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    CSS: can an object be bigger then its parent?


    Say you have this:

    <p>
    blah
    <span> blah blah </span>
    </p>

    with the css:

    p {
    width: 100px
    height: 100px

    }

    span {
    width: 200px;
    height: 200px;
    top: 50px;
    left: 50px;
    }



    As you can see, the span is twice as big as the p which contains it. In this case, the p object will stretch to accomodate the child (don't parents always? ) to 250x250 px.

    If I were to set the overflow to hidden the p would remain at 100x100 px, but only the top left 50x50px portion of the span would display (the rest is clipped).

    Is there a way (in CSS *alone*) to somehow get BOTH elements to display at their defined size (i.e. the span "floats" on top of the p) WHILE still being able to maintain the span's 50x50 offset RELATIVE to the p's dimensions. (in other words, absolute positioning is not the answer - unless I'm missing something).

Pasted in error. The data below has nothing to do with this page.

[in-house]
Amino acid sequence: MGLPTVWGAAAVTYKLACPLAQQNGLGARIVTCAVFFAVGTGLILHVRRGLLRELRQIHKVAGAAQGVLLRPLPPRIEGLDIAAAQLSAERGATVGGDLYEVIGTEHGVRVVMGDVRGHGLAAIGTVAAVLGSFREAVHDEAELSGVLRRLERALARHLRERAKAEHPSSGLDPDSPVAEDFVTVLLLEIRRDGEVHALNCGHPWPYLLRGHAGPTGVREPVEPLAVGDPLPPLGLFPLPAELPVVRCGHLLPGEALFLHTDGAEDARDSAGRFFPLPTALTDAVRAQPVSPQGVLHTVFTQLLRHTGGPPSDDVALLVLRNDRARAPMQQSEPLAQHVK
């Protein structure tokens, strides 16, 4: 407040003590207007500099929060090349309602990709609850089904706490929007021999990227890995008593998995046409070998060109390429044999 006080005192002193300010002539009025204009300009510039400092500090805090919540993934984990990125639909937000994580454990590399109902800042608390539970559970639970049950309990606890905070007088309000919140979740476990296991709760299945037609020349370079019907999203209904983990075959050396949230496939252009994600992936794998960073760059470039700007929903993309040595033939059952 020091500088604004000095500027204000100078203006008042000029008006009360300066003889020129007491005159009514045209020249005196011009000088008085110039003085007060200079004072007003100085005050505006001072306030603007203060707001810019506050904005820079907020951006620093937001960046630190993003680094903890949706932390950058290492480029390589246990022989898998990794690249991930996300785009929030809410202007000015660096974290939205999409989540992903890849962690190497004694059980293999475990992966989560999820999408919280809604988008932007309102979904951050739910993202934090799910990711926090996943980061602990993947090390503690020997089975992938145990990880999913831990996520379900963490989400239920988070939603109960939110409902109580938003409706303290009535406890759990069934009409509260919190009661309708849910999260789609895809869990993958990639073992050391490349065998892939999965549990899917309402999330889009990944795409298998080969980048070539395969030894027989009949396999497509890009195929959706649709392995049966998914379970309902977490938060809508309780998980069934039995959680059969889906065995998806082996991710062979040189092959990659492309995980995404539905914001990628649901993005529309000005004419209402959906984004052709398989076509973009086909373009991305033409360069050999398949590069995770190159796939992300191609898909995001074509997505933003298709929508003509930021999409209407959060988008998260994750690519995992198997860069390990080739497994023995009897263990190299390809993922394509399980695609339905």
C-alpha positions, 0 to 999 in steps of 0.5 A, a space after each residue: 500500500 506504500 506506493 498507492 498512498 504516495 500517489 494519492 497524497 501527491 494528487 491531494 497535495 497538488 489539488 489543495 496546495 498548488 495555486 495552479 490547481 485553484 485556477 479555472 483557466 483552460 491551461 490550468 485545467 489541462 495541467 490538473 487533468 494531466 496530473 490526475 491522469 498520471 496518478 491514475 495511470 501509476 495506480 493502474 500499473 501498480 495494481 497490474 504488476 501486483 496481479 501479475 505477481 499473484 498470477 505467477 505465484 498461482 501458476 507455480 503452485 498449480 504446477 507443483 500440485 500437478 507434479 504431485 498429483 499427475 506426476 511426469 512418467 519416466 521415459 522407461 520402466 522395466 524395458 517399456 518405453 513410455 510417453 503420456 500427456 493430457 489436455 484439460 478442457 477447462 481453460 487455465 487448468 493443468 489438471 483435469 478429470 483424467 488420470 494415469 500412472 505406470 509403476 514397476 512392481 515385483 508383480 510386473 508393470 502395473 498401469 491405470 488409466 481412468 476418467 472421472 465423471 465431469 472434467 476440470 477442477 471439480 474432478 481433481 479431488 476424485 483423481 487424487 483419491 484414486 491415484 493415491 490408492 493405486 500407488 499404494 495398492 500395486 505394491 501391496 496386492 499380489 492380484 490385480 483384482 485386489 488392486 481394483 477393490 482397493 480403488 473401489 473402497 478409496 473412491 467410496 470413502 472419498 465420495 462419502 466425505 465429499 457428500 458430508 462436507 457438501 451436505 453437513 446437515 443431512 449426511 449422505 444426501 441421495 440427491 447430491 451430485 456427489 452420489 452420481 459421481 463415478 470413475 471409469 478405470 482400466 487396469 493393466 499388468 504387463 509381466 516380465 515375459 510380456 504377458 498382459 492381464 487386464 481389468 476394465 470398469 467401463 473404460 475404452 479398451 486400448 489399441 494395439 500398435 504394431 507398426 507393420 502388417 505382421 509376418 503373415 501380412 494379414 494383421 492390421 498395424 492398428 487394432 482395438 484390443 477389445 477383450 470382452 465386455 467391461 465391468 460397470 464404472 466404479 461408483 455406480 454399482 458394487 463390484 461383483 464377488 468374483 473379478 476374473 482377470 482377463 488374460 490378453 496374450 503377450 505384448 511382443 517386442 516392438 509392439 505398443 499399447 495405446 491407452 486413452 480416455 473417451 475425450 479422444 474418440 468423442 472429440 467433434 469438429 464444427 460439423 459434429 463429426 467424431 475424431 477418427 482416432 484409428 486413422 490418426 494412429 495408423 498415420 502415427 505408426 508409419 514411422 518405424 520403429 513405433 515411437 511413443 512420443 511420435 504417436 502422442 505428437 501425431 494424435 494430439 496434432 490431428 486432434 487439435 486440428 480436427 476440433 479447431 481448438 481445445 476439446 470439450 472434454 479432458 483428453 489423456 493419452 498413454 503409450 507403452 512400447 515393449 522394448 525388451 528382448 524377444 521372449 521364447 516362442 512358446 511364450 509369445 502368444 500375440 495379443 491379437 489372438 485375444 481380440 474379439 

Thanks,
    Ruy
    the DOM hates me
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    You nearly answered it yourself in your question, try this:

    Code:
    span { 
    width: 200px; 
    height: 200px; 
    float: left;
    position: relative;
    top: 50px; 
    left: 50px; 
    }
    If you come across problems with the <P> still taking up space as if it were including the span within it (not sure if and when it will occur - but I have a sneaky suspision that IE may want to do it that way) try using a clip on the <P> too.
    Although you may have to fiddle with the positioning too.

    -D
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    tried that - no go
    and i have been messing around with positioning without much luck :P
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    just remember to add display:block; to the css,
    when you assign width, height, to a inline element.
    Last edited by Akh; September 24th, 2003 at 10:38 AM.
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    actually for the particular thing I need this for it will be divs which are block elements by default (i think) - i used p and span as examples.

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